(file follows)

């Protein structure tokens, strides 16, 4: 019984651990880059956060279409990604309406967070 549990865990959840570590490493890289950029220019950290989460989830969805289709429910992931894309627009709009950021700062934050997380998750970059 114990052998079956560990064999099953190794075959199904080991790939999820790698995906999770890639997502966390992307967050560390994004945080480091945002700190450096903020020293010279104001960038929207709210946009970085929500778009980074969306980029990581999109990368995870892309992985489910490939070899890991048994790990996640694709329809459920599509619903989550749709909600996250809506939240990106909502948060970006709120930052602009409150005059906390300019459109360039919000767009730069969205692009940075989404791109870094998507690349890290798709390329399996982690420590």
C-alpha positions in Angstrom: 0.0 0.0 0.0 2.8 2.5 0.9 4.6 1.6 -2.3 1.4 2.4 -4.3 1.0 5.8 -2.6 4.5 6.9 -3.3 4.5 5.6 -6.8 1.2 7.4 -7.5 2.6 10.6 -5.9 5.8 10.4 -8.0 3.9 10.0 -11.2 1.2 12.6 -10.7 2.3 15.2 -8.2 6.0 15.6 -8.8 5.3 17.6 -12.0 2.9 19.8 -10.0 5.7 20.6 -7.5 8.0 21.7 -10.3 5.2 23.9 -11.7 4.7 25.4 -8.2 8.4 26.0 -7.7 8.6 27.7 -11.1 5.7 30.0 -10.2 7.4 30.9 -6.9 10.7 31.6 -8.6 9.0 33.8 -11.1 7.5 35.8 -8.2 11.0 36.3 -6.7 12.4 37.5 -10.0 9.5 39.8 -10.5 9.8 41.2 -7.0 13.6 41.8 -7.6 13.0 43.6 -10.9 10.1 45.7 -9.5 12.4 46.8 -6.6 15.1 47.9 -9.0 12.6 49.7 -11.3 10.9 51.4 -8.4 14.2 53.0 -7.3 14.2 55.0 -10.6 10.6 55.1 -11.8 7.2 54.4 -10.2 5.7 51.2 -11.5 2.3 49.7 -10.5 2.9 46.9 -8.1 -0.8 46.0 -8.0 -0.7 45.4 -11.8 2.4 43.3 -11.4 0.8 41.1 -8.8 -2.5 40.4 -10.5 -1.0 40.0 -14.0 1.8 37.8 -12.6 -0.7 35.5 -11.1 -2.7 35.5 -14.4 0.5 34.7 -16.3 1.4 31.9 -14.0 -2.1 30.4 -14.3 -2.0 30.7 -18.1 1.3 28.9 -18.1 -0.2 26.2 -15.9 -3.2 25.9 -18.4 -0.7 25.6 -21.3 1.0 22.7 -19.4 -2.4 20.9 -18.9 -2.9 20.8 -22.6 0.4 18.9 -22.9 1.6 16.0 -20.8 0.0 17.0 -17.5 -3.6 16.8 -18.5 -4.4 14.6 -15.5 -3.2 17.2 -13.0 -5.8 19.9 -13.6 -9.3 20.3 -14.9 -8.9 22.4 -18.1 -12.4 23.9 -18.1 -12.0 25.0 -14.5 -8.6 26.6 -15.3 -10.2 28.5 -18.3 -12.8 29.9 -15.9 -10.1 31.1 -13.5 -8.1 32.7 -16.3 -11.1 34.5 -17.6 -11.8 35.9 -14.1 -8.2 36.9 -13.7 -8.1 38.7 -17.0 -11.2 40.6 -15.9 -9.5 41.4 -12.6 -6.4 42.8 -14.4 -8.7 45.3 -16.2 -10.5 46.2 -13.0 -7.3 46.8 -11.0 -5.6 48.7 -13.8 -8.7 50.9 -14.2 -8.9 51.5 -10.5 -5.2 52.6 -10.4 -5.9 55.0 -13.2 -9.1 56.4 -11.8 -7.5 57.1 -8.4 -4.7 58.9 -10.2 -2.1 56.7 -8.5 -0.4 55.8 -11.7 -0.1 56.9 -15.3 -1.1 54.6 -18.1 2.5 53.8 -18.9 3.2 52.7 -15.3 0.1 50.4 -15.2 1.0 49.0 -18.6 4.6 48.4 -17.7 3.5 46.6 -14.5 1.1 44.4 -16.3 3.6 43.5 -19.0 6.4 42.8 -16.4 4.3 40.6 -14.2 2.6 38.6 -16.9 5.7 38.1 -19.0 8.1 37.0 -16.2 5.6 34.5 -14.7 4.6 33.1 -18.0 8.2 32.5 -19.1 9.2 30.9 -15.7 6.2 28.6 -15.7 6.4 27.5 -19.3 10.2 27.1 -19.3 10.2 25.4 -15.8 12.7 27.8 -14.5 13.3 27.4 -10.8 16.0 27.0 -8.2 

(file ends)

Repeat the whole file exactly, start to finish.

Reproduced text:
């Protein structure tokens, strides 16, 4: 019984651990880059956060279409990604309406967070 549990865990959840570590490493890289950029220019950290989460989830969805289709429910992931894309627009709009950021700062934050997380998750970059 114990052998079956560990064999099953190794075959199904080991790939999820790698995906999770890639997502966390992307967050560390994004945080480091945002700190450096903020020293010279104001960038929207709210946009970085929500778009980074969306980029990581999109990368995870892309992985489910490939070899890991048994790990996640694709329809459920599509619903989550749709909600996250809506939240990106909502948060970006709120930052602009409150005059906390300019459109360039919000767009730069969205692009940075989404791109870094998507690349890290798709390329399996982690420590």
C-alpha positions in Angstrom: 0.0 0.0 0.0 2.8 2.5 0.9 4.6 1.6 -2.3 1.4 2.4 -4.3 1.0 5.8 -2.6 4.5 6.9 -3.3 4.5 5.6 -6.8 1.2 7.4 -7.5 2.6 10.6 -5.9 5.8 10.4 -8.0 3.9 10.0 -11.2 1.2 12.6 -10.7 2.3 15.2 -8.2 6.0 15.6 -8.8 5.3 17.6 -12.0 2.9 19.8 -10.0 5.7 20.6 -7.5 8.0 21.7 -10.3 5.2 23.9 -11.7 4.7 25.4 -8.2 8.4 26.0 -7.7 8.6 27.7 -11.1 5.7 30.0 -10.2 7.4 30.9 -6.9 10.7 31.6 -8.6 9.0 33.8 -11.1 7.5 35.8 -8.2 11.0 36.3 -6.7 12.4 37.5 -10.0 9.5 39.8 -10.5 9.8 41.2 -7.0 13.6 41.8 -7.6 13.0 43.6 -10.9 10.1 45.7 -9.5 12.4 46.8 -6.6 15.1 47.9 -9.0 12.6 49.7 -11.3 10.9 51.4 -8.4 14.2 53.0 -7.3 14.2 55.0 -10.6 10.6 55.1 -11.8 7.2 54.4 -10.2 5.7 51.2 -11.5 2.3 49.7 -10.5 2.9 46.9 -8.1 -0.8 46.0 -8.0 -0.7 45.4 -11.8 2.4 43.3 -11.4 0.8 41.1 -8.8 -2.5 40.4 -10.5 -1.0 40.0 -14.0 1.8 37.8 -12.6 -0.7 35.5 -11.1 -2.7 35.5 -14.4 0.5 34.7 -16.3 1.4 31.9 -14.0 -2.1 30.4 -14.3 -2.0 30.7 -18.1 1.3 28.9 -18.1 -0.2 26.2 -15.9 -3.2 25.9 -18.4 -0.7 25.6 -21.3 1.0 22.7 -19.4 -2.4 20.9 -18.9 -2.9 20.8 -22.6 0.4 18.9 -22.9 1.6 16.0 -20.8 0.0 17.0 -17.5 -3.6 16.8 -18.5 -4.4 14.6 -15.5 -3.2 17.2 -13.0 -5.8 19.9 -13.6 -9.3 20.3 -14.9 -8.9 22.4 -18.1 -12.4 23.9 -18.1 -12.0 25.0 -14.5 -8.6 26.6 -15.3 -10.2 28.5 -18.3 -12.8 29.9 -15.9 -10.1 31.1 -13.5 -8.1 32.7 -16.3 -11.1 34.5 -17.6 -11.8 35.9 -14.1 -8.2 36.9 -13.7 -8.1 38.7 -17.0 -11.2 40.6 -15.9 -9.5 41.4 -12.6 -6.4 42.8 -14.4 -8.7 45.3 -16.2 -10.5 46.2 -13.0 -7.3 46.8 -11.0 -5.6 48.7 -13.8 -8.7 50.9 -14.2 -8.9 51.5 -10.5 -5.2 52.6 -10.4 -5.9 55.0 -13.2 -9.1 56.4 -11.8 -7.5 57.1 -8.4 -4.7 58.9 -10.2 -2.1 56.7 -8.5 -0.4 55.8 -11.7 -0.1 56.9 -15.3 -1.1 54.6 -18.1 2.5 53.8 -18.9 3.2 52.7 -15.3 0.1 50.4 -15.2 1.0 49.0 -18.6 4.6 48.4 -17.7 3.5 46.6 -14.5 1.1 44.4 -16.3 3.6 43.5 -19.0 6.4 42.8 -16.4 4.3 40.6 -14.2 2.6 38.6 -16.9 5.7 38.1 -19.0 8.1 37.0 -16.2 5.6 34.5 -14.7 4.6 33.1 -18.0 8.2 32.5 -19.1 9.2 30.9 -15.7 6.2 28.6 -15.7 6.4 27.5 -19.3 10.2 27.1 -19.3 10.2 25.4 -15.8 12.7 27.8 -14.5 13.3 27.4 -10.8 16.0 27.0 -8.2 